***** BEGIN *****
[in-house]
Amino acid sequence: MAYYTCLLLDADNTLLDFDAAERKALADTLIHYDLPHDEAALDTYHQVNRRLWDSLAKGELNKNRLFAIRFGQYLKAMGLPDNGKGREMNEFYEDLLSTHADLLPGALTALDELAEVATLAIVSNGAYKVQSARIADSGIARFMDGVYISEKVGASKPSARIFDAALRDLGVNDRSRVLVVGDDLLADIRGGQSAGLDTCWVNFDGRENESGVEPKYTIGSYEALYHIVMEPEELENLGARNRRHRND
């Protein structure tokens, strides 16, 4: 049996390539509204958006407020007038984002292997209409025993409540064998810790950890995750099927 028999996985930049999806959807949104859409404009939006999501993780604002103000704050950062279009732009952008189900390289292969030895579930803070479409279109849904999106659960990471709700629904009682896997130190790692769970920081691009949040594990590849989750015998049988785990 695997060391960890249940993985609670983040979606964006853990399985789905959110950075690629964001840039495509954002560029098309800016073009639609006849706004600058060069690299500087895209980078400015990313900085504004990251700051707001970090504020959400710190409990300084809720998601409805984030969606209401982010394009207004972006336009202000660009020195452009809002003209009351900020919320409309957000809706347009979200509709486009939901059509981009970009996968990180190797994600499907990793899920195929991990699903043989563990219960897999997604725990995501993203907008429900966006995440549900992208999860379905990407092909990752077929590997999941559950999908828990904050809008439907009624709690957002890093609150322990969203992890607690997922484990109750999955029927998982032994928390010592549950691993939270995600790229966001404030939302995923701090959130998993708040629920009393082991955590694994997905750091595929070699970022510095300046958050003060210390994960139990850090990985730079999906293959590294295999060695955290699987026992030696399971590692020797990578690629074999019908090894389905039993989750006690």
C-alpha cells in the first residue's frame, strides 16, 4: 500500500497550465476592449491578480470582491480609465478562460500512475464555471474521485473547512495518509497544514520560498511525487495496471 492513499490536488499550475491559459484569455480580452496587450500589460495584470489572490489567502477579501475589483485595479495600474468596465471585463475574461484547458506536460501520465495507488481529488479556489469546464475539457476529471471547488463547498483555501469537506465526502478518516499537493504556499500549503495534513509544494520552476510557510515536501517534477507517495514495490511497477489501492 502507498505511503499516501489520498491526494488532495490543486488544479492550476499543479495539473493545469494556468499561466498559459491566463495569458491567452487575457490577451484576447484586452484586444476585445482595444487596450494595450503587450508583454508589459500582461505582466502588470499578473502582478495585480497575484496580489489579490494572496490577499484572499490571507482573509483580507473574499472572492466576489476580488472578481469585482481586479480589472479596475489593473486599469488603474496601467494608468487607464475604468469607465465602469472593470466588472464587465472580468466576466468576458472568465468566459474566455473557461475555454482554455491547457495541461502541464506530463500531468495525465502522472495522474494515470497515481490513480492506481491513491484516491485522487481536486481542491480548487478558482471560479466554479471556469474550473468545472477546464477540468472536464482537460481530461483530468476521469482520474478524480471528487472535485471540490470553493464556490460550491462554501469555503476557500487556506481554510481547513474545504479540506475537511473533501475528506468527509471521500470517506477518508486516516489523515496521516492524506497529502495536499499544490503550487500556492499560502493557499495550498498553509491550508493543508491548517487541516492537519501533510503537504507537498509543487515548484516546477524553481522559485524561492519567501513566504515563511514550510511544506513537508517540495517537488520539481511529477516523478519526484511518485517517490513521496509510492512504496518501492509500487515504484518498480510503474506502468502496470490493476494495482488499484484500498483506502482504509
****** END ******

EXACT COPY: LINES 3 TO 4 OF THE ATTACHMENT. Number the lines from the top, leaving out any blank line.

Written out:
């Protein structure tokens, strides 16, 4: 049996390539509204958006407020007038984002292997209409025993409540064998810790950890995750099927 028999996985930049999806959807949104859409404009939006999501993780604002103000704050950062279009732009952008189900390289292969030895579930803070479409279109849904999106659960990471709700629904009682896997130190790692769970920081691009949040594990590849989750015998049988785990 695997060391960890249940993985609670983040979606964006853990399985789905959110950075690629964001840039495509954002560029098309800016073009639609006849706004600058060069690299500087895209980078400015990313900085504004990251700051707001970090504020959400710190409990300084809720998601409805984030969606209401982010394009207004972006336009202000660009020195452009809002003209009351900020919320409309957000809706347009979200509709486009939901059509981009970009996968990180190797994600499907990793899920195929991990699903043989563990219960897999997604725990995501993203907008429900966006995440549900992208999860379905990407092909990752077929590997999941559950999908828990904050809008439907009624709690957002890093609150322990969203992890607690997922484990109750999955029927998982032994928390010592549950691993939270995600790229966001404030939302995923701090959130998993708040629920009393082991955590694994997905750091595929070699970022510095300046958050003060210390994960139990850090990985730079999906293959590294295999060695955290699987026992030696399971590692020797990578690629074999019908090894389905039993989750006690």
C-alpha cells in the first residue's frame, strides 16, 4: 500500500497550465476592449491578480470582491480609465478562460500512475464555471474521485473547512495518509497544514520560498511525487495496471 492513499490536488499550475491559459484569455480580452496587450500589460495584470489572490489567502477579501475589483485595479495600474468596465471585463475574461484547458506536460501520465495507488481529488479556489469546464475539457476529471471547488463547498483555501469537506465526502478518516499537493504556499500549503495534513509544494520552476510557510515536501517534477507517495514495490511497477489501492 502507498505511503499516501489520498491526494488532495490543486488544479492550476499543479495539473493545469494556468499561466498559459491566463495569458491567452487575457490577451484576447484586452484586444476585445482595444487596450494595450503587450508583454508589459500582461505582466502588470499578473502582478495585480497575484496580489489579490494572496490577499484572499490571507482573509483580507473574499472572492466576489476580488472578481469585482481586479480589472479596475489593473486599469488603474496601467494608468487607464475604468469607465465602469472593470466588472464587465472580468466576466468576458472568465468566459474566455473557461475555454482554455491547457495541461502541464506530463500531468495525465502522472495522474494515470497515481490513480492506481491513491484516491485522487481536486481542491480548487478558482471560479466554479471556469474550473468545472477546464477540468472536464482537460481530461483530468476521469482520474478524480471528487472535485471540490470553493464556490460550491462554501469555503476557500487556506481554510481547513474545504479540506475537511473533501475528506468527509471521500470517506477518508486516516489523515496521516492524506497529502495536499499544490503550487500556492499560502493557499495550498498553509491550508493543508491548517487541516492537519501533510503537504507537498509543487515548484516546477524553481522559485524561492519567501513566504515563511514550510511544506513537508517540495517537488520539481511529477516523478519526484511518485517517490513521496509510492512504496518501492509500487515504484518498480510503474506502468502496470490493476494495482488499484484500498483506502482504509